The start of this spending is already making a difference. GDP grew at a 6.4% annualized rate in the first quarter, the Commerce Department estimated on a preliminary basis.

Economists have thus upped their predictions for economic growth every month of the year, according to Bloomberg's latest monthly survey, forecasting an annualized pace of 8.1% GDP growth in the second quarter.

An unequal recovery and unequal savings

While Americans have already begun swiping their cards, there are still holes in the economy to fill and challenges to overcome.

Entertainment and airline spending are improving, but still weak, per BofA. More Americans intend to travel as the weeks go by, with some already booking vacation rentals and hotels, and airlines just saw their busiest weekend since pre-pandemic, but travel's comeback is a gradual one.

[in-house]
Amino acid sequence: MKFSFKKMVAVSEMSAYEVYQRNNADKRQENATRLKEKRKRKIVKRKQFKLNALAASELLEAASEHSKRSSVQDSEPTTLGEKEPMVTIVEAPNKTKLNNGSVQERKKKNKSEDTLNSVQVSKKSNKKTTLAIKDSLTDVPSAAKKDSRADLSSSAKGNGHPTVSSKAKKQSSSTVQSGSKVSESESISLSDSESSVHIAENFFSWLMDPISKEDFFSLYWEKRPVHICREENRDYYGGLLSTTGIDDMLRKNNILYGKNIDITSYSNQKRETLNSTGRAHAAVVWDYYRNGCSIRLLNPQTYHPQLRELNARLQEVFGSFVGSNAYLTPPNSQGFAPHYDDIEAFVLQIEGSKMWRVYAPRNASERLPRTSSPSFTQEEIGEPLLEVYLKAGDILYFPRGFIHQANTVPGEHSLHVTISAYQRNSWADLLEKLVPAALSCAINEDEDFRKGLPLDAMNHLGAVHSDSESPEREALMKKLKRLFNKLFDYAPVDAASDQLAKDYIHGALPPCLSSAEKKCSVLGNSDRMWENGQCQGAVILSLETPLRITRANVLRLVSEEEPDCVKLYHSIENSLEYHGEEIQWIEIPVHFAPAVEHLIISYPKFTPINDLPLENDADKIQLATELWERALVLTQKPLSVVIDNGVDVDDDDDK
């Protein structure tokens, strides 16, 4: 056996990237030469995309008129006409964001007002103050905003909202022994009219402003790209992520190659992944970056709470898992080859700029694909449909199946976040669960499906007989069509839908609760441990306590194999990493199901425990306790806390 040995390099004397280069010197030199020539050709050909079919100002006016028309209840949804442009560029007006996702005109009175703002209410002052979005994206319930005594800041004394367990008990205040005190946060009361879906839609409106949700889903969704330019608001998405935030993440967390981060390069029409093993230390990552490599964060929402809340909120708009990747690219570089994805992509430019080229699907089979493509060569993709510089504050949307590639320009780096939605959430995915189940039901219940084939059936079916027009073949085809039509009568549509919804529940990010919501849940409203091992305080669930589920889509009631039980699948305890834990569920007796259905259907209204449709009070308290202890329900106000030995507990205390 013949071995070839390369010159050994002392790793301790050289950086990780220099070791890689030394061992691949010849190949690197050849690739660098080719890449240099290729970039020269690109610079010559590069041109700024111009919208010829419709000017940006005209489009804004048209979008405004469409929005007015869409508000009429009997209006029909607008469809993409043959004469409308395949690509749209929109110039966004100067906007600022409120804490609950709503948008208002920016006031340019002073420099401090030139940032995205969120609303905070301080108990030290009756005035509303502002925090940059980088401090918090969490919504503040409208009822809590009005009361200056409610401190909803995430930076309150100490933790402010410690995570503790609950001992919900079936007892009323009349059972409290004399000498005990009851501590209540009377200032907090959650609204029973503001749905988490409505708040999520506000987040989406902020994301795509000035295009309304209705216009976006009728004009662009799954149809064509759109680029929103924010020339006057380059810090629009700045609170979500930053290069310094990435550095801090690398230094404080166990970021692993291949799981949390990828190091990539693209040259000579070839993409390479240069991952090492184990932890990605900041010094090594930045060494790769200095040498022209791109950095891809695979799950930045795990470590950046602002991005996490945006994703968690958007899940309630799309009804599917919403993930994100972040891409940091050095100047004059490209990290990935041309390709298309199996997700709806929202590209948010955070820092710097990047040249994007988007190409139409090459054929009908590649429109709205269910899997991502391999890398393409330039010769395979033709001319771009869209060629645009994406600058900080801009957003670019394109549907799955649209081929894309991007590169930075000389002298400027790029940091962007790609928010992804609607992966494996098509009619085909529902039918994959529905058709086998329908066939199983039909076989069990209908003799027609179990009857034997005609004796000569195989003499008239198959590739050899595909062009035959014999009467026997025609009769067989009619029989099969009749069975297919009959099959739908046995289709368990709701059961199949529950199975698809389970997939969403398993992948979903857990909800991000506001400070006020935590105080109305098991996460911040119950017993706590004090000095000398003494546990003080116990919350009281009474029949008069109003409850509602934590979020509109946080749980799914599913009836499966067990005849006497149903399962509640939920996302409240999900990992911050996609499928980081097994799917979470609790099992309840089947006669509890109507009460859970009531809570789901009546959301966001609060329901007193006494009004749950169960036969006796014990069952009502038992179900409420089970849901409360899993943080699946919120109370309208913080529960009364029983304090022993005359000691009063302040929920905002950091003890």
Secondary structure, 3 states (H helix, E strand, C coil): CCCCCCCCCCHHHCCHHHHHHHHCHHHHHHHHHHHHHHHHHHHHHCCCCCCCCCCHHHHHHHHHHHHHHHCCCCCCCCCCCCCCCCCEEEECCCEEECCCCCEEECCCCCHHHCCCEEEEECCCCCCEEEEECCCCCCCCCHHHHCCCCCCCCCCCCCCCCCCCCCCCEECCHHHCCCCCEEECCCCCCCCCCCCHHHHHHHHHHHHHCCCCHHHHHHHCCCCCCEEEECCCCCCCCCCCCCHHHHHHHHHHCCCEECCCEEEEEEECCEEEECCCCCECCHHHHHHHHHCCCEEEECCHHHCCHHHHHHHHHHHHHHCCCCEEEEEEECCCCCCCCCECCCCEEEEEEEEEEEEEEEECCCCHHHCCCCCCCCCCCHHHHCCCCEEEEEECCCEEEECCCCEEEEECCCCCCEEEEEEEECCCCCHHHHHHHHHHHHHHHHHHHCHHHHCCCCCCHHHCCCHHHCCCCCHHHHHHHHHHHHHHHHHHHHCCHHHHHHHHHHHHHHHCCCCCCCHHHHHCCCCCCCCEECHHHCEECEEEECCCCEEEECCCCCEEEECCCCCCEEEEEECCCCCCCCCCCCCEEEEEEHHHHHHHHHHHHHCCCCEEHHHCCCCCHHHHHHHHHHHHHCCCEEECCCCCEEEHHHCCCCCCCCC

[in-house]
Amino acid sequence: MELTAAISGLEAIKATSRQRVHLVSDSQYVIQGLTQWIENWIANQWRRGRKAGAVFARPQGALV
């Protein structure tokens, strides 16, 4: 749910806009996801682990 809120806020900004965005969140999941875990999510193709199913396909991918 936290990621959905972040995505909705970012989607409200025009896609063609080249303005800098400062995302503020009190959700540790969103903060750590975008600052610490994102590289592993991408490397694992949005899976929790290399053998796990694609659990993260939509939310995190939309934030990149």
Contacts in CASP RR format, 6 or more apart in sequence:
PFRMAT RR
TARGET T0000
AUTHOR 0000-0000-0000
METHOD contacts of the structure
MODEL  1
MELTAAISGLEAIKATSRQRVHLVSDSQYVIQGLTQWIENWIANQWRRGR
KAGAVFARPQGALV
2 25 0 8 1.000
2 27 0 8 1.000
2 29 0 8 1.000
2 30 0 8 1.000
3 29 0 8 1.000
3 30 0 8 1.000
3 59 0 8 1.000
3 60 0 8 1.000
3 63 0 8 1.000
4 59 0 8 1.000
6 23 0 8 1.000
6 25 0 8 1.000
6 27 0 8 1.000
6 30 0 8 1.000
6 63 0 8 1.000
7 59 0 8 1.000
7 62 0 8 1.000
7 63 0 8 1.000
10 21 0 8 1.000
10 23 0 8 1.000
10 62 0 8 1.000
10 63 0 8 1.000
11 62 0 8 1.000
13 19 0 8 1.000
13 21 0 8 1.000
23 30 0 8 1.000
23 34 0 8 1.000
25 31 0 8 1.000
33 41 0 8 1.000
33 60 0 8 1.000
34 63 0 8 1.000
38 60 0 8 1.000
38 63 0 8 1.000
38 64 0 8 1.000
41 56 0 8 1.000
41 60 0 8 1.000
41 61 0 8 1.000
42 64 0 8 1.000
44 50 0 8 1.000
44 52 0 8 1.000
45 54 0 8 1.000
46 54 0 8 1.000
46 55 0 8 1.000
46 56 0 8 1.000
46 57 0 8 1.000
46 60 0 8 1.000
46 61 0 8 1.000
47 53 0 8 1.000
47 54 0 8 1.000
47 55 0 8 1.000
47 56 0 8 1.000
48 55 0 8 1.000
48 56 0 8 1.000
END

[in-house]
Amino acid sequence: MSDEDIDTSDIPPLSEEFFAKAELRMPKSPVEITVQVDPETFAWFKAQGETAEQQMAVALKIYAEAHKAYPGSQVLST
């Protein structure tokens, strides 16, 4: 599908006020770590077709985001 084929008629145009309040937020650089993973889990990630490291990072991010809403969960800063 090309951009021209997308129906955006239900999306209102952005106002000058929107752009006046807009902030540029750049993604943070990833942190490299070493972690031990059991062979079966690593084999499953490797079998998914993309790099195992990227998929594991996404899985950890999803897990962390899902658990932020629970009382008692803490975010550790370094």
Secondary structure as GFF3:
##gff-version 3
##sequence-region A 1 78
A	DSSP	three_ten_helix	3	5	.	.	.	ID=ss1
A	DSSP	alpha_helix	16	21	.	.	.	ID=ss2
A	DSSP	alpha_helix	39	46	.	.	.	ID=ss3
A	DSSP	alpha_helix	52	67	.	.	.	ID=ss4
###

That might partly be because the economic recovery across America hasn't been uniform. BofA spending analysis finds the South and parts of Midwest are faring better economically than the West and the Northeast. That's likely because the latter regions had longer lockdowns and a slower easing of restrictions in an attempt to curb the spread of the coronavirus.

Also unequal is the share of savings built up during the pandemic. Zandi said in the Moody's note that this would limit an even bigger boom in spending. "Much of the excess saving has been by high-income, high-net-worth households who are likely to treat the saving more like wealth than income, and will thus spend much of less it, at least quickly," he wrote.